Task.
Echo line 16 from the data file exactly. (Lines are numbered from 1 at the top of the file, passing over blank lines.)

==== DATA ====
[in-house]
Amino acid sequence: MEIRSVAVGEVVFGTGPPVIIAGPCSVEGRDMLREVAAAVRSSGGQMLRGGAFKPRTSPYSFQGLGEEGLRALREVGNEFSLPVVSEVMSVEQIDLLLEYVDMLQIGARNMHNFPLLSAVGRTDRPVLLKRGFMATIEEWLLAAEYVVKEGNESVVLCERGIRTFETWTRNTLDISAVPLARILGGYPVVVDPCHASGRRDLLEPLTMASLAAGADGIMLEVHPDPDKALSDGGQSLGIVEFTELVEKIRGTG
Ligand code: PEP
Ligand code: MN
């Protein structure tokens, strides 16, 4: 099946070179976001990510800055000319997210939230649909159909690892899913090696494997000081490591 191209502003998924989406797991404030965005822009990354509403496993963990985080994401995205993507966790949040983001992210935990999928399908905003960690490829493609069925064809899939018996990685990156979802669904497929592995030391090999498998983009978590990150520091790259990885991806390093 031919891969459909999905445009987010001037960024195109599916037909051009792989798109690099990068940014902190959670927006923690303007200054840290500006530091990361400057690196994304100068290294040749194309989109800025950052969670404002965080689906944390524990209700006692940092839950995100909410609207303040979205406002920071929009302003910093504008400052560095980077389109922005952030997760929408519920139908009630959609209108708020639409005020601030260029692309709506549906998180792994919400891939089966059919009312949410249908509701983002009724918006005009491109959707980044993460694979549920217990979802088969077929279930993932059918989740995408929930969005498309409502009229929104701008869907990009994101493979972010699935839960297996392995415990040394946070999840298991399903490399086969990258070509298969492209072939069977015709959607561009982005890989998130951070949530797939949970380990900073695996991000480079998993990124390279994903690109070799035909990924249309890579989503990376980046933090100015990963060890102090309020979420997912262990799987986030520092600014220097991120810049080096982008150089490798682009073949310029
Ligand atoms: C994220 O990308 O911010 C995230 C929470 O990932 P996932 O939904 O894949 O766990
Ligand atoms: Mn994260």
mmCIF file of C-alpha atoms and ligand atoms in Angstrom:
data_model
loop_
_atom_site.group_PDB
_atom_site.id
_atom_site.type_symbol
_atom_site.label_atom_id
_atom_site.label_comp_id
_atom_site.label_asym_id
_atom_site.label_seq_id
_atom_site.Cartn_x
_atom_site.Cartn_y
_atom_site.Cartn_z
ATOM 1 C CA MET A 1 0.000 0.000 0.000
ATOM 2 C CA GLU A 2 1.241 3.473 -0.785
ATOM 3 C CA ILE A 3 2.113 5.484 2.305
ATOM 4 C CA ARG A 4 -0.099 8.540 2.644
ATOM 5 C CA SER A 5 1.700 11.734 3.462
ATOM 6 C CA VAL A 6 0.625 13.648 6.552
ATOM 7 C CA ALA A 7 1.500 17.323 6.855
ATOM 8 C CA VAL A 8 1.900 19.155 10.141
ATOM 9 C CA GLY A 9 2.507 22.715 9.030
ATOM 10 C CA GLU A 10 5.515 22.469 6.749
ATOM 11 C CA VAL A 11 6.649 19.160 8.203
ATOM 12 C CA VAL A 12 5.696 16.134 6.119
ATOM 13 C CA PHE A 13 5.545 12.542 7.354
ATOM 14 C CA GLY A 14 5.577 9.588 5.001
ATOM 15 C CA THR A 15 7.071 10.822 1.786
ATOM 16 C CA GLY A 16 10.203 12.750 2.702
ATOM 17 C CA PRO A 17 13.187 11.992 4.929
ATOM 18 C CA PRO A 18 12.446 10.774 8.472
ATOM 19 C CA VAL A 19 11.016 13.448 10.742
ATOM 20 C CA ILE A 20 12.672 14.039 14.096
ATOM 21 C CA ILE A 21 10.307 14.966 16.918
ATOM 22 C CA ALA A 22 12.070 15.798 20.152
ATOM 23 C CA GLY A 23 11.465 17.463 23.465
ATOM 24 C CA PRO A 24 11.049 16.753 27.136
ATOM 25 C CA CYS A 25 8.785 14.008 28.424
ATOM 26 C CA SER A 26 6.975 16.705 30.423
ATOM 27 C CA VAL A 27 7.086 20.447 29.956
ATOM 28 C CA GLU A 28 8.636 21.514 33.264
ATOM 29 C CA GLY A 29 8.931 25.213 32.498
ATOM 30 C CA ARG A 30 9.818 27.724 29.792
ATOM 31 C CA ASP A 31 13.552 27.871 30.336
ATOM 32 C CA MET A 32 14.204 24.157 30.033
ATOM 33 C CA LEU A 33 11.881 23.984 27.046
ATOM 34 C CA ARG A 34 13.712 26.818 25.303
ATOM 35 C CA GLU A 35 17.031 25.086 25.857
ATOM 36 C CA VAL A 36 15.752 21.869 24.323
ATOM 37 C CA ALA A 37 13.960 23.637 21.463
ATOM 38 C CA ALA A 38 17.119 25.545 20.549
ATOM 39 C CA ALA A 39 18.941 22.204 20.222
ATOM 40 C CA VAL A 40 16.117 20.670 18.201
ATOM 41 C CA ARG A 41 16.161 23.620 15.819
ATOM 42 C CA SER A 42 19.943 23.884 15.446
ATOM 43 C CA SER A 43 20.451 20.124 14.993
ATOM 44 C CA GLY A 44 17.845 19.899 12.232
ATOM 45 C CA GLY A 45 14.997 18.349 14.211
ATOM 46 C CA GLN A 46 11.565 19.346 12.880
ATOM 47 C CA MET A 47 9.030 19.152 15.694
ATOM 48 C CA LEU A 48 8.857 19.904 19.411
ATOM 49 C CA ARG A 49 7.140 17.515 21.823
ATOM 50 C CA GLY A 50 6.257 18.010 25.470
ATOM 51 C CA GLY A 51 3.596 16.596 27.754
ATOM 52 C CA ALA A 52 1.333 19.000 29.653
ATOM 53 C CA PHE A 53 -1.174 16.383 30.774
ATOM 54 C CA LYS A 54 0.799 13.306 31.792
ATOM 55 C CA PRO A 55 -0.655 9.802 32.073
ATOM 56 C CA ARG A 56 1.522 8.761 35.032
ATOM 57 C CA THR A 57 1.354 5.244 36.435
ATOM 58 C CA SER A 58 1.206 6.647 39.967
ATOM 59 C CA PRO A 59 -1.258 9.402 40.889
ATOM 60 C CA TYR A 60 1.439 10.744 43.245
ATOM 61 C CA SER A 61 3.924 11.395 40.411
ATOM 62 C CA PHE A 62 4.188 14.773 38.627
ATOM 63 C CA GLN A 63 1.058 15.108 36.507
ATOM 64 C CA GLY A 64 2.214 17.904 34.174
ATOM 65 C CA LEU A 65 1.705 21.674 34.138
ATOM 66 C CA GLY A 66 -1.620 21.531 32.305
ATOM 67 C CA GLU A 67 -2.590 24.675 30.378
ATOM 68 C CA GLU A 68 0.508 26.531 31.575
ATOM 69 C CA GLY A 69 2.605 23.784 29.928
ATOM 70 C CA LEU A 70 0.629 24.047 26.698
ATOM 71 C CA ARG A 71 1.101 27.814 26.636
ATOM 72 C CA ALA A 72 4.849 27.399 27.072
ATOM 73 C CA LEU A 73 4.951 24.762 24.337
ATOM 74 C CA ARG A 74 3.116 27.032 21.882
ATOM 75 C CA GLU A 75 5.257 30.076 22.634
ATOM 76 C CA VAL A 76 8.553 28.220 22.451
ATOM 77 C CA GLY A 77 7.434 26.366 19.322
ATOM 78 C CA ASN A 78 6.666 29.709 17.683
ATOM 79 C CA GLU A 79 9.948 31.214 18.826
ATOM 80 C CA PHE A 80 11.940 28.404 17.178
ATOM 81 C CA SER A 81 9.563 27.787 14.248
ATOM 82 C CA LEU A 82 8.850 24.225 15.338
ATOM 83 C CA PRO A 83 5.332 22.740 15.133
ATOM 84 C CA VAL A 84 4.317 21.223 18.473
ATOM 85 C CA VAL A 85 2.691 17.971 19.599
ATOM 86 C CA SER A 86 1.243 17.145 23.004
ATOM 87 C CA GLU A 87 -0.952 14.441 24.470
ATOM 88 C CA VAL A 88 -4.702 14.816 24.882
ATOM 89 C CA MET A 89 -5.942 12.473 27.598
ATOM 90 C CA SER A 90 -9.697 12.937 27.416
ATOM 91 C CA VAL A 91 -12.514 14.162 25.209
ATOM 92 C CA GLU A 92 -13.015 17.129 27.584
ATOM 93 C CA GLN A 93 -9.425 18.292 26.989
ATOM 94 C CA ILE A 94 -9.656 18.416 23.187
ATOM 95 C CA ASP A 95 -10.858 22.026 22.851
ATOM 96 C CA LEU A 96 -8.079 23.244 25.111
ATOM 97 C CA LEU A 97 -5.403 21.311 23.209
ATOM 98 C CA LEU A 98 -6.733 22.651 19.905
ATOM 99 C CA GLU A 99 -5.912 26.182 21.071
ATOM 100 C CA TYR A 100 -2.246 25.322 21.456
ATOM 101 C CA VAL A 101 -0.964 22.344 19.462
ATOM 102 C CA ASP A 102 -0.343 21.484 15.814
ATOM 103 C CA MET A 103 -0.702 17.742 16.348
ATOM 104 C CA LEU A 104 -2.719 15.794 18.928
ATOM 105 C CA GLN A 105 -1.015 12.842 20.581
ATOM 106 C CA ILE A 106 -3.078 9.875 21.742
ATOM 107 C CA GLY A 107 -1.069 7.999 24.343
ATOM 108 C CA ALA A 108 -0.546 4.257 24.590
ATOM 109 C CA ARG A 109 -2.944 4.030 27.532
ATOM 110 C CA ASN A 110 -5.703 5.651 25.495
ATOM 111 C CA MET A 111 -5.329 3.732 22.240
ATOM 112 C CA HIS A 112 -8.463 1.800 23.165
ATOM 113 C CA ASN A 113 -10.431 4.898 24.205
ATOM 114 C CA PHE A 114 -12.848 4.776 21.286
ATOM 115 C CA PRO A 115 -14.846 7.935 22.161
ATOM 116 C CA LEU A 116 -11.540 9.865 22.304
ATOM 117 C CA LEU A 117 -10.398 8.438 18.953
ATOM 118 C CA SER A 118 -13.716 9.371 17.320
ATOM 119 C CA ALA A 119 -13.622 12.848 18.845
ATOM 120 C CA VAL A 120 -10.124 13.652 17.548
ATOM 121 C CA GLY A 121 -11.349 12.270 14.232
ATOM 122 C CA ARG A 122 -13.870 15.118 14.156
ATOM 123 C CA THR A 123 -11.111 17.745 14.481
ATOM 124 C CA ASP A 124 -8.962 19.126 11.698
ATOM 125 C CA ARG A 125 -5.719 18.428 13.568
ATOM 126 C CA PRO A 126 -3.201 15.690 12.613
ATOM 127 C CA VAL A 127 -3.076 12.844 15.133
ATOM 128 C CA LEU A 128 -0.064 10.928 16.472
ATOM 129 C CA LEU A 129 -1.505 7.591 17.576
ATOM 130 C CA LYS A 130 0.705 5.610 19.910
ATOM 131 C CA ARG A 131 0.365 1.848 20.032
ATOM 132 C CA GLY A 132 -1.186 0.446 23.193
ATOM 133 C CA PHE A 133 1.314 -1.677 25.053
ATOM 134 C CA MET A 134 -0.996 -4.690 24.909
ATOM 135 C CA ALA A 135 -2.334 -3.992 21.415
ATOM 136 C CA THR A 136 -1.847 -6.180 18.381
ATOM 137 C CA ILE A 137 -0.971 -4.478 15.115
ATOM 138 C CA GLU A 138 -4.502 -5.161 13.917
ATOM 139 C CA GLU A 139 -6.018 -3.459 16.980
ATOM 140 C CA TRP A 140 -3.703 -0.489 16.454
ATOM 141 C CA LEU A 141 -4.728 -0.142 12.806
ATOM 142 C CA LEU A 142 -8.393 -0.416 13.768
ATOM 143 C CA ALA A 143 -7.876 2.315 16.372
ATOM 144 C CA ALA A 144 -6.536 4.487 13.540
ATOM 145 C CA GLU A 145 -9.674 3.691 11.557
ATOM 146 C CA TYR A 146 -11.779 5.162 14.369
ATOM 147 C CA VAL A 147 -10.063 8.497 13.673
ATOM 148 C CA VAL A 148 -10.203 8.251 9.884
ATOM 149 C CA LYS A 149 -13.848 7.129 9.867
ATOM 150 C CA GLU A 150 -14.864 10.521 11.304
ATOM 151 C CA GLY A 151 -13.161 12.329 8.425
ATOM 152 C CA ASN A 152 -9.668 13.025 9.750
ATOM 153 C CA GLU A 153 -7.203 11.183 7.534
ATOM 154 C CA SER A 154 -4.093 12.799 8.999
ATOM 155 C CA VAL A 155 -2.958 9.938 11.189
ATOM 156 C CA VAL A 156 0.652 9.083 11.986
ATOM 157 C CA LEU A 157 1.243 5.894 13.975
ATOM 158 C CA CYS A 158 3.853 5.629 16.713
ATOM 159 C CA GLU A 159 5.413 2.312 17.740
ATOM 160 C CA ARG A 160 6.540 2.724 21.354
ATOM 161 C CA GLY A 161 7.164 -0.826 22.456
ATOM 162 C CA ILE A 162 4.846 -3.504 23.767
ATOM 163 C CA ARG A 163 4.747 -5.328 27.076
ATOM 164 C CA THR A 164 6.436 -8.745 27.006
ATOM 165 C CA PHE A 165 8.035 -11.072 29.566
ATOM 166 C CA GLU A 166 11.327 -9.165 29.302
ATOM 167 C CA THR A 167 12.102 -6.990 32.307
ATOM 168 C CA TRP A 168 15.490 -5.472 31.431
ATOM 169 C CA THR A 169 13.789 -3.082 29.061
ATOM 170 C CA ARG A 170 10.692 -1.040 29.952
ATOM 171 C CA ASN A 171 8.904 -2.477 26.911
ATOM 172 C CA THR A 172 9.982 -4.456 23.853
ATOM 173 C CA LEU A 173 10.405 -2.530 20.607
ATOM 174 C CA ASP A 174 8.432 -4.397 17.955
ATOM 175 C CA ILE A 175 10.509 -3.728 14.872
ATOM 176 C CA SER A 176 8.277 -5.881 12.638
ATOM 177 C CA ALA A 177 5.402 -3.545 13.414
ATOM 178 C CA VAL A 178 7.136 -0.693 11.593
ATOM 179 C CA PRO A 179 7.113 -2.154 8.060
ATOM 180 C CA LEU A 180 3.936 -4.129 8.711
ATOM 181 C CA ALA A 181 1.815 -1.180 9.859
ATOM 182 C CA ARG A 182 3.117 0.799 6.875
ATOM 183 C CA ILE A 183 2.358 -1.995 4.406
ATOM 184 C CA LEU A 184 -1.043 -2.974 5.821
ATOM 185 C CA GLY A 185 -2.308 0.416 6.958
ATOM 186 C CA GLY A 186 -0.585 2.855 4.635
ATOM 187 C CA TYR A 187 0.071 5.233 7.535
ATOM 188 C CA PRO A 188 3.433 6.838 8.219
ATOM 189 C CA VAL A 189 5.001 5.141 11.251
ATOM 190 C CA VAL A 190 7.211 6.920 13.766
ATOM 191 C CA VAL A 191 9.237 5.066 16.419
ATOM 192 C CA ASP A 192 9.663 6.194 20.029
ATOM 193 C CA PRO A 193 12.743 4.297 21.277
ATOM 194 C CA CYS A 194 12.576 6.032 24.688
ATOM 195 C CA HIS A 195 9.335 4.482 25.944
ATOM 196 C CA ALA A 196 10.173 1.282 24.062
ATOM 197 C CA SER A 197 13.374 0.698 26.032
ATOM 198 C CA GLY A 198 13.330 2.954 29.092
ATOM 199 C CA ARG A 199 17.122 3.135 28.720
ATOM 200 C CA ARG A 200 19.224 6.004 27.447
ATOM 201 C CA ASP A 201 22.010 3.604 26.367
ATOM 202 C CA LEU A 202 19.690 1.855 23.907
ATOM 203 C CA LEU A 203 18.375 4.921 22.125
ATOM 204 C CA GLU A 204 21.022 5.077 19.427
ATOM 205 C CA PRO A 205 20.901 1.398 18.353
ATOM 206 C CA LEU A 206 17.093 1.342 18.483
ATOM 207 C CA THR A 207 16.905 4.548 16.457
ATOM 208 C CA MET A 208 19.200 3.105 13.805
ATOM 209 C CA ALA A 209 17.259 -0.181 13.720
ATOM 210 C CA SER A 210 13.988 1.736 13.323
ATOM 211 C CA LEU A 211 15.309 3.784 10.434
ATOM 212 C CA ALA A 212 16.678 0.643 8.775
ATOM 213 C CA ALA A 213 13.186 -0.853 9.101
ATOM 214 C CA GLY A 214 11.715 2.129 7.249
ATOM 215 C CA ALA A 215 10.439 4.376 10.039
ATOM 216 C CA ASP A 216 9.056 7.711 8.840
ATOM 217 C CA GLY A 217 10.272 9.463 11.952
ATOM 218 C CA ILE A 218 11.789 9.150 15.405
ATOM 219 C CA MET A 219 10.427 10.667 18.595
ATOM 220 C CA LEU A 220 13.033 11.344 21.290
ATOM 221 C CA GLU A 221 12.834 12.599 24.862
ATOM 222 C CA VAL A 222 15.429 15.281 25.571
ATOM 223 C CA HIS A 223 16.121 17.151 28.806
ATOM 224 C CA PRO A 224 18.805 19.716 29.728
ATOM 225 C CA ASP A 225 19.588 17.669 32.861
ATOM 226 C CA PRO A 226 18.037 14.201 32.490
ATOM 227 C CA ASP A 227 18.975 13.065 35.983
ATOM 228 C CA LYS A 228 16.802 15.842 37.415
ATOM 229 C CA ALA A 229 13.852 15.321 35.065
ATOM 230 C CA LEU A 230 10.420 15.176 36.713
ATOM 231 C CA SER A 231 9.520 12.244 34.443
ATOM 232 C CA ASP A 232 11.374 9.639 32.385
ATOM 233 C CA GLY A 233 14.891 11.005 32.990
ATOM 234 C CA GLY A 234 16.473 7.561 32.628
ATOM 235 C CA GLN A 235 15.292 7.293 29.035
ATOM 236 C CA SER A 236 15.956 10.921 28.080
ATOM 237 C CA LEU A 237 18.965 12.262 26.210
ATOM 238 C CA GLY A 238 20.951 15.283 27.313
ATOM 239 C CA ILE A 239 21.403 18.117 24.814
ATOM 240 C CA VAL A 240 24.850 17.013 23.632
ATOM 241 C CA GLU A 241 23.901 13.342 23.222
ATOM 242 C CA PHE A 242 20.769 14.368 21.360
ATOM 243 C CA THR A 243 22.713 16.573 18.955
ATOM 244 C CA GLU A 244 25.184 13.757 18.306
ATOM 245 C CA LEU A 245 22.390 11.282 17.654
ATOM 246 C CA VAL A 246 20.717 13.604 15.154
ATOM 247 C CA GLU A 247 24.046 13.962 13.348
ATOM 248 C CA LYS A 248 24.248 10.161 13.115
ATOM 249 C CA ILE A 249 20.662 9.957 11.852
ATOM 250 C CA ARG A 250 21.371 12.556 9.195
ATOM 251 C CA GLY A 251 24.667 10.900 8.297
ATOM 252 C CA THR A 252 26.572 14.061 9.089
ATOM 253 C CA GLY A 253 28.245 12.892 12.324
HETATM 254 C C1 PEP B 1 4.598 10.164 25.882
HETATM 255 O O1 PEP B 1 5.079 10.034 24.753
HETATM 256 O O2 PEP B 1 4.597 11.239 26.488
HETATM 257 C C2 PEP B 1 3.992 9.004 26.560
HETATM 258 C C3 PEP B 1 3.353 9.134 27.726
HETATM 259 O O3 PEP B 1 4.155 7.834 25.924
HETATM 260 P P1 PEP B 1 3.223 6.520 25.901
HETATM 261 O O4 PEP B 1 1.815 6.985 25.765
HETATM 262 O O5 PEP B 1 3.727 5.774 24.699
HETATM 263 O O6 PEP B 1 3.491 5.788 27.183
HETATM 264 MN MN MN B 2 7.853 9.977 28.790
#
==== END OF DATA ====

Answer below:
_atom_site.label_asym_id